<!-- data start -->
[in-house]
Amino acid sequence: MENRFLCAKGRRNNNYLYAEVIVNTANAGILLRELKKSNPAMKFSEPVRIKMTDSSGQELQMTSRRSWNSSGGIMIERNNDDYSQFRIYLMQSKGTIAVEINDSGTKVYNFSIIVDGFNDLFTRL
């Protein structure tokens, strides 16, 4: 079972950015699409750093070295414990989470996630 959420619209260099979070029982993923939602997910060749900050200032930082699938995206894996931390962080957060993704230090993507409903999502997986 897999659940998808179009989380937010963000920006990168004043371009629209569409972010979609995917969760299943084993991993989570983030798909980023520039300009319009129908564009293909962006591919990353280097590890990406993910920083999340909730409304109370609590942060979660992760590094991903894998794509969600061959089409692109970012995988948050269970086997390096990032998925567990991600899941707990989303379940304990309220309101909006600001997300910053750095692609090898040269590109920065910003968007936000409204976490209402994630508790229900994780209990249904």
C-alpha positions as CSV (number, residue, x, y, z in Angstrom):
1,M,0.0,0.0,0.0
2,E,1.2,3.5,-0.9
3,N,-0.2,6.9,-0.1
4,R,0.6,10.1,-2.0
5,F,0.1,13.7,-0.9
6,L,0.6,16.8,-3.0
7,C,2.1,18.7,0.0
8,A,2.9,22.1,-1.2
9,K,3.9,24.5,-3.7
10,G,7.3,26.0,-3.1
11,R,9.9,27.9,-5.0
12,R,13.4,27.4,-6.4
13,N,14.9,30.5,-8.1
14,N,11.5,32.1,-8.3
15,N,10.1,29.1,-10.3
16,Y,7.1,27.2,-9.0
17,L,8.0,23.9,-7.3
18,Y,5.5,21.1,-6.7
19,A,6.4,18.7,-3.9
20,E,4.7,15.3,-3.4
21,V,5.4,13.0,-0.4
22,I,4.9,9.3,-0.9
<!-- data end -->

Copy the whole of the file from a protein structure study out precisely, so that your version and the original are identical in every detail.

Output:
[in-house]
Amino acid sequence: MENRFLCAKGRRNNNYLYAEVIVNTANAGILLRELKKSNPAMKFSEPVRIKMTDSSGQELQMTSRRSWNSSGGIMIERNNDDYSQFRIYLMQSKGTIAVEINDSGTKVYNFSIIVDGFNDLFTRL
């Protein structure tokens, strides 16, 4: 079972950015699409750093070295414990989470996630 959420619209260099979070029982993923939602997910060749900050200032930082699938995206894996931390962080957060993704230090993507409903999502997986 897999659940998808179009989380937010963000920006990168004043371009629209569409972010979609995917969760299943084993991993989570983030798909980023520039300009319009129908564009293909962006591919990353280097590890990406993910920083999340909730409304109370609590942060979660992760590094991903894998794509969600061959089409692109970012995988948050269970086997390096990032998925567990991600899941707990989303379940304990309220309101909006600001997300910053750095692609090898040269590109920065910003968007936000409204976490209402994630508790229900994780209990249904």
C-alpha positions as CSV (number, residue, x, y, z in Angstrom):
1,M,0.0,0.0,0.0
2,E,1.2,3.5,-0.9
3,N,-0.2,6.9,-0.1
4,R,0.6,10.1,-2.0
5,F,0.1,13.7,-0.9
6,L,0.6,16.8,-3.0
7,C,2.1,18.7,0.0
8,A,2.9,22.1,-1.2
9,K,3.9,24.5,-3.7
10,G,7.3,26.0,-3.1
11,R,9.9,27.9,-5.0
12,R,13.4,27.4,-6.4
13,N,14.9,30.5,-8.1
14,N,11.5,32.1,-8.3
15,N,10.1,29.1,-10.3
16,Y,7.1,27.2,-9.0
17,L,8.0,23.9,-7.3
18,Y,5.5,21.1,-6.7
19,A,6.4,18.7,-3.9
20,E,4.7,15.3,-3.4
21,V,5.4,13.0,-0.4
22,I,4.9,9.3,-0.9